WORKS: Partitas, BWV 825, 826, 826, 828, 829, 830
PERFORMER: Carl Seemann (piano)
CATALOGUE NO: C 014 002 I ADD
The six partitas of 1731 formed Part 1 of the Clavierübung, a truly taxing ‘keyboard exercise’. Bach’s first biographer Forkel described them as ‘brilliant, well-sounding, expressive and always new’. Bach himself more modestly offered them ‘to music lovers to refresh their spirits’.
Each partita (suite) opens with a differently titled movement, a veritable compendium of Baroque moods and structures. Roberts, newly recorded last year, tends to linger expressively on first beats, reining in the mesmeric pulse of the concerto-like ‘Praeambulum’ (No. 5) and the impetus of the French Overture’s fugue (No. 4). His piano is hard-toned with an assertive treble B (not an acoustic phenomenon in my room – I checked on headphones). Ornaments are stylishly realised, though often, in Corrente I for instance, inserting forceful accents. Much is enjoyable – a mannered Aria (No. 4) tripping from one off-beat to the next, the following Sarabande finely poised, a prancing Passepied in No. 5.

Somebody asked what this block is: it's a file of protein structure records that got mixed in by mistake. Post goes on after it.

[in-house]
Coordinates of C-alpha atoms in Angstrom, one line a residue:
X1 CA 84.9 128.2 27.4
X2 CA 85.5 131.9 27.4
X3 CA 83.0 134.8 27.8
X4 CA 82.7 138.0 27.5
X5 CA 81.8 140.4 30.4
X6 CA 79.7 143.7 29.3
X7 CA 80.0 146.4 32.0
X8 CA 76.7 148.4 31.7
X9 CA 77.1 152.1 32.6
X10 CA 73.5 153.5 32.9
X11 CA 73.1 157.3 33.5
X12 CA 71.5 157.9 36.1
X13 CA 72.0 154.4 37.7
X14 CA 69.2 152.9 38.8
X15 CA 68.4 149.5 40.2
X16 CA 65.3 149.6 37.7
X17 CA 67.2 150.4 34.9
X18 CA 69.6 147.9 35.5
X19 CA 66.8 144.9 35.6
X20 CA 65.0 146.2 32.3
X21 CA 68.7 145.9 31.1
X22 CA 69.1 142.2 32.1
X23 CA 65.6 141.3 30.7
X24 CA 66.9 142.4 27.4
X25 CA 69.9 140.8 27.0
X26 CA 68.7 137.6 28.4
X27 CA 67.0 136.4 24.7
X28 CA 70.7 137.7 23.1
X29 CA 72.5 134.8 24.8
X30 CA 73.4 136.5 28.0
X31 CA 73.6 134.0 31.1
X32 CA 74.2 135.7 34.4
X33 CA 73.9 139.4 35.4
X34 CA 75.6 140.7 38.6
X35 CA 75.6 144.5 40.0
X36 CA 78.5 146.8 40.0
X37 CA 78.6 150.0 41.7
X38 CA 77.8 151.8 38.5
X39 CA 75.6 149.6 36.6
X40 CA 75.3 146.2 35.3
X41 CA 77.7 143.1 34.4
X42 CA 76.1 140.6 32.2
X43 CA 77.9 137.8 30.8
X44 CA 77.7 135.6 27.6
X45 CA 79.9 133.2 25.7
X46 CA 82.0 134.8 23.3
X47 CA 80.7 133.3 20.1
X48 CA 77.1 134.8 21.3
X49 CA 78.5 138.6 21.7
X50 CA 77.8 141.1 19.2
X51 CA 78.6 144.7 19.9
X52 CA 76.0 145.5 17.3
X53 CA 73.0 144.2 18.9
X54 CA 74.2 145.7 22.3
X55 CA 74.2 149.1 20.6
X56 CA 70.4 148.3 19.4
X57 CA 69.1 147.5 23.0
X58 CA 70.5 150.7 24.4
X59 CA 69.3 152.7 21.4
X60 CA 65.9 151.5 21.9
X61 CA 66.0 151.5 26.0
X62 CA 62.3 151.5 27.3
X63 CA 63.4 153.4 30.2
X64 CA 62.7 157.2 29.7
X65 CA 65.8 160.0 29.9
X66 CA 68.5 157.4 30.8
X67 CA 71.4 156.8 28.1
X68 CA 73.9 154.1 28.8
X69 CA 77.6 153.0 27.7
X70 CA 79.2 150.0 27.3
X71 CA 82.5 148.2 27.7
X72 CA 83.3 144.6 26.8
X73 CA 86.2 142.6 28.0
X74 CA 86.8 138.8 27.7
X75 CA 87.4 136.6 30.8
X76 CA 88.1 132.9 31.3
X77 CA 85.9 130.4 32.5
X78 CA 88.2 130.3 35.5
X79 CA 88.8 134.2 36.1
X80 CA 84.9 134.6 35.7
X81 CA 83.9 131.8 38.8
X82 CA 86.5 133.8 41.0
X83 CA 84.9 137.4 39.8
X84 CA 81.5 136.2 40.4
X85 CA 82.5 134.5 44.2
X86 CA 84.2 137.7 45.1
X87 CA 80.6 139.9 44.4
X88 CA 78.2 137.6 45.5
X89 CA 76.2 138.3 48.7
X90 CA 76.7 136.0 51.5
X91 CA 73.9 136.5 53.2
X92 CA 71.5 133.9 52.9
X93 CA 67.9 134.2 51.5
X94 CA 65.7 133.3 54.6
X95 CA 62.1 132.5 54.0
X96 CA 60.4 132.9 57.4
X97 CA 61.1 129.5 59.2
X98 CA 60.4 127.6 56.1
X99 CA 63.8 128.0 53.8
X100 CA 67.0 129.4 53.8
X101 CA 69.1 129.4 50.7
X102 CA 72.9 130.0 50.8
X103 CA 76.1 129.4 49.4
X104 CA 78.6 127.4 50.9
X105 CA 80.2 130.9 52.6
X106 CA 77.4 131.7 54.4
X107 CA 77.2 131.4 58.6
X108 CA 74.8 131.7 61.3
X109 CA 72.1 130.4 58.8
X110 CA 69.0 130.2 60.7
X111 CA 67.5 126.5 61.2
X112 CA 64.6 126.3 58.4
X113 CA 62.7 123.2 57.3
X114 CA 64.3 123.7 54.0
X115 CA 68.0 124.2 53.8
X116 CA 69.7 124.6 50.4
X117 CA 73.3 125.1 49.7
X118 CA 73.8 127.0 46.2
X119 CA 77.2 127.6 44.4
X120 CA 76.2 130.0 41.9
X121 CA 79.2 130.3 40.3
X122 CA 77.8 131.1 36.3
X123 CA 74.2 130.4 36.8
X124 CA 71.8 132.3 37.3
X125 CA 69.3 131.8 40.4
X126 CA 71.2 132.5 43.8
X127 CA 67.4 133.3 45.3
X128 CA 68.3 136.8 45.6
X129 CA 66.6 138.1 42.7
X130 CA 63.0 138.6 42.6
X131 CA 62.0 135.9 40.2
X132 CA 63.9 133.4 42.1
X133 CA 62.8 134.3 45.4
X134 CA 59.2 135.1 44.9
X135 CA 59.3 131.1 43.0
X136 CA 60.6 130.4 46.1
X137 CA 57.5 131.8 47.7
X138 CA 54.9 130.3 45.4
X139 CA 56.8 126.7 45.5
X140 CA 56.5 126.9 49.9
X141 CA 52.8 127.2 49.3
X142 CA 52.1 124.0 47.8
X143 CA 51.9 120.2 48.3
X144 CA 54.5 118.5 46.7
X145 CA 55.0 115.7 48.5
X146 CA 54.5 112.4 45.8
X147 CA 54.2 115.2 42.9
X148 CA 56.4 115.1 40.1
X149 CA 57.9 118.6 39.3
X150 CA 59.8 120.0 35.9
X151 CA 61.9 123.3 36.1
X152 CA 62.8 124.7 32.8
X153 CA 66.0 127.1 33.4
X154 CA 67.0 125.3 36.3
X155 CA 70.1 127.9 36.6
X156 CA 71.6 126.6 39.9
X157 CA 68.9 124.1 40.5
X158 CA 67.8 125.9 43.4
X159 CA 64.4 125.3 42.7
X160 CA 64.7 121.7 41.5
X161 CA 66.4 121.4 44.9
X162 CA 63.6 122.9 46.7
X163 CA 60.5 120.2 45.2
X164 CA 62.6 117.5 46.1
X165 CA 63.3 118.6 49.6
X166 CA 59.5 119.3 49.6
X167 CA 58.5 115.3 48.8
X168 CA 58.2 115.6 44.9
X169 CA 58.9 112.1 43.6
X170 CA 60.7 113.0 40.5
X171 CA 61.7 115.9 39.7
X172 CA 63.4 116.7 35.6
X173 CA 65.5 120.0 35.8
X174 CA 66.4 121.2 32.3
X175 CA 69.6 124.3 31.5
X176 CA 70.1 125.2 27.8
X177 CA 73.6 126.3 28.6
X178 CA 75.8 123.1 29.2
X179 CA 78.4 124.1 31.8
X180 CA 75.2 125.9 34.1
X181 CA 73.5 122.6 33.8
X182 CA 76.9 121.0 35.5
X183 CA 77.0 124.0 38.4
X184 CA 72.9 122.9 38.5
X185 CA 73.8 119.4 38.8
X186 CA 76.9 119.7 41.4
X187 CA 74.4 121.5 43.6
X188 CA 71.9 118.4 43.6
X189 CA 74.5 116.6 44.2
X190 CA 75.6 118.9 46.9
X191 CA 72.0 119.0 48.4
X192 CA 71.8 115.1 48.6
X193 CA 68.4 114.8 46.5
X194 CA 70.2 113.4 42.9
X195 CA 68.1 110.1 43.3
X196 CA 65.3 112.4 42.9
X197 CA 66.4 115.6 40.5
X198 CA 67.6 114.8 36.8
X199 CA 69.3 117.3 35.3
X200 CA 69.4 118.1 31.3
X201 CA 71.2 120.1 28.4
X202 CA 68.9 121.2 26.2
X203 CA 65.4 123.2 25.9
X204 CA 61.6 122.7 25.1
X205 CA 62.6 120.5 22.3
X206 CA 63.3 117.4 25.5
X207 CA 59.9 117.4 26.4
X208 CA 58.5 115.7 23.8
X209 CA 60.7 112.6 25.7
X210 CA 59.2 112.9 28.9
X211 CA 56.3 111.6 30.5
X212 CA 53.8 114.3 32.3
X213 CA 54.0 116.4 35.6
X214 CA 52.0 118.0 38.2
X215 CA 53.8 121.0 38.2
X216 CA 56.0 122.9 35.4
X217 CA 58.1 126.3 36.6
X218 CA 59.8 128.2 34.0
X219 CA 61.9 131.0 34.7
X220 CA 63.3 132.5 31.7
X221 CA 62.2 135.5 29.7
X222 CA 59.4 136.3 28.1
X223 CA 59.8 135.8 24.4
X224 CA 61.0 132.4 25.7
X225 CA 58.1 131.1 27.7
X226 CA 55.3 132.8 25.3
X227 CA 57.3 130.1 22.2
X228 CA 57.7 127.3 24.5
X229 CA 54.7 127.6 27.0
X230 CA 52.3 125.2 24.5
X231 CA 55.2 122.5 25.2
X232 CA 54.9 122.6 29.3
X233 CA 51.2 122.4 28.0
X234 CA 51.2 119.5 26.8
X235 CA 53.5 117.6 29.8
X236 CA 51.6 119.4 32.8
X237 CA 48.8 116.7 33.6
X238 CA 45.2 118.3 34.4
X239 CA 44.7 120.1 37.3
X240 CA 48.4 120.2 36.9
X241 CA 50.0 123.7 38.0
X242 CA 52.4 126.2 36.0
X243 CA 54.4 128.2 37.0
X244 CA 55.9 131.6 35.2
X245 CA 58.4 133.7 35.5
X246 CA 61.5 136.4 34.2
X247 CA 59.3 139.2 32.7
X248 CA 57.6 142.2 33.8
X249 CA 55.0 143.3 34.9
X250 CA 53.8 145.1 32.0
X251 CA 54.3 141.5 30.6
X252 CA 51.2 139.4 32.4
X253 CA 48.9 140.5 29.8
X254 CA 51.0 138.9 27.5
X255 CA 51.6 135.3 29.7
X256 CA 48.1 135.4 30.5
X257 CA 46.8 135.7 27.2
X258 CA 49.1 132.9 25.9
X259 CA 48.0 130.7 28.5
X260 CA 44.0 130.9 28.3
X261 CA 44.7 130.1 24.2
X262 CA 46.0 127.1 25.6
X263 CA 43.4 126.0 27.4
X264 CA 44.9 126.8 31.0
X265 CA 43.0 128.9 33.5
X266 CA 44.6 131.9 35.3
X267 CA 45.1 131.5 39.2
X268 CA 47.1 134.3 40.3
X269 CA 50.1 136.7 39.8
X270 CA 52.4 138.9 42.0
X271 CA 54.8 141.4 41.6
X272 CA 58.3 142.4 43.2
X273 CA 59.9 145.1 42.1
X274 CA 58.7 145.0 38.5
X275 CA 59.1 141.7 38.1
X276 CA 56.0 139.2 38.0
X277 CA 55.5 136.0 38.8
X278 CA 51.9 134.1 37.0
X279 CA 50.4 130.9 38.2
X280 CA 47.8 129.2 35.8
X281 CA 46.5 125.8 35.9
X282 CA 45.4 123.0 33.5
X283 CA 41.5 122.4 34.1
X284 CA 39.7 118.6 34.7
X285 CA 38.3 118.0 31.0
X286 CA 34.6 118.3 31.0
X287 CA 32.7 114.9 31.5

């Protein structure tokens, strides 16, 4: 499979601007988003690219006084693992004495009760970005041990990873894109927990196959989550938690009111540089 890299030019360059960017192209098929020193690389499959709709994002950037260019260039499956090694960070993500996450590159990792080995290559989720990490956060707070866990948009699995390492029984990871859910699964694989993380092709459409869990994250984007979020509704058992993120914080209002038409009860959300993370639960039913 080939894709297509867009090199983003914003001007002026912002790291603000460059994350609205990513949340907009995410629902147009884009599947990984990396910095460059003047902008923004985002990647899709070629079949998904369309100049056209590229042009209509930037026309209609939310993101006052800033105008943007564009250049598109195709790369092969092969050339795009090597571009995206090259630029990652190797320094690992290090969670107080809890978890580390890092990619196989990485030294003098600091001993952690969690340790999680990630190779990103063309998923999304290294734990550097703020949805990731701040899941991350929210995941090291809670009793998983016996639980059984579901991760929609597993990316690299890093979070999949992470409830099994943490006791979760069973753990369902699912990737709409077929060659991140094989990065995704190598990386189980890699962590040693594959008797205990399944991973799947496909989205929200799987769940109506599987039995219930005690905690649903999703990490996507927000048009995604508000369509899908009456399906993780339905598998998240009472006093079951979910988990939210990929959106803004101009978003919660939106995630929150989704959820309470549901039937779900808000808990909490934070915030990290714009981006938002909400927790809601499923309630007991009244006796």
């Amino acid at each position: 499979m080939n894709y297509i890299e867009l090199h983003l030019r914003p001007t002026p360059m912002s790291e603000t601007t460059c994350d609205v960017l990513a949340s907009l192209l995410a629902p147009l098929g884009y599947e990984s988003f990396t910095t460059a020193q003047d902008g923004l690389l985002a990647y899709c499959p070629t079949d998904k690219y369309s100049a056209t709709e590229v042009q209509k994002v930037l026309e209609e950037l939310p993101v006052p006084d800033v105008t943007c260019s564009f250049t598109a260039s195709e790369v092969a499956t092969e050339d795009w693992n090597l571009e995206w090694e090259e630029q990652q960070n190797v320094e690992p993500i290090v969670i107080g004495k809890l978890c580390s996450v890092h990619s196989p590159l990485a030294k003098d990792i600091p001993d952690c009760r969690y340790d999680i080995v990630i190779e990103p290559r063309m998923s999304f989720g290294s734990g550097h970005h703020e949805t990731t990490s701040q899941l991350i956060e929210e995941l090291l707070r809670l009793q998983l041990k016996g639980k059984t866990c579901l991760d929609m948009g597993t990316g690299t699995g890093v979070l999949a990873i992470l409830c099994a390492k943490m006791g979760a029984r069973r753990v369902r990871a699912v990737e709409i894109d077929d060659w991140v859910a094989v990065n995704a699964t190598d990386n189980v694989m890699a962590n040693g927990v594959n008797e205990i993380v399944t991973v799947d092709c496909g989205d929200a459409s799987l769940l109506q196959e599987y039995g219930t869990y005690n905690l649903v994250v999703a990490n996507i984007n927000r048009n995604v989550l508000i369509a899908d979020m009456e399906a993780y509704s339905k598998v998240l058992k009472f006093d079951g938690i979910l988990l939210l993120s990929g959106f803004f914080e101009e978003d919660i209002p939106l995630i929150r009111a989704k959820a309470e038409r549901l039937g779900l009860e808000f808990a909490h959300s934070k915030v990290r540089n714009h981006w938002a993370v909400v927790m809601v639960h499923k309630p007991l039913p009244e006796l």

Carl Seemann, remastered from 1965, creates a quieter tone altogether, emphasised by his penchant for the ‘soft’ pedal, fine for a special moment, but rather predictably varying dance-movement repeats. If his ornamentation is inconsistent, his finger-technique is a delight: the opening Fantasia of No. 3 unfolds in hypnotically even semiquavers over a strutting bass; the (mis-spelled) ‘Courante’ is nonetheless a high-stepping Italianate dance – Corrente.
McDermott ‘refreshes the spirit’ with heartfelt quiet movements and rippling allegros so breathtakingly fleet-fingered that she fits four complete works (omitting some repeats) on to one disc. A highly recommendable sample from two great Bach collections – I’ve not heard them played better. George Pratt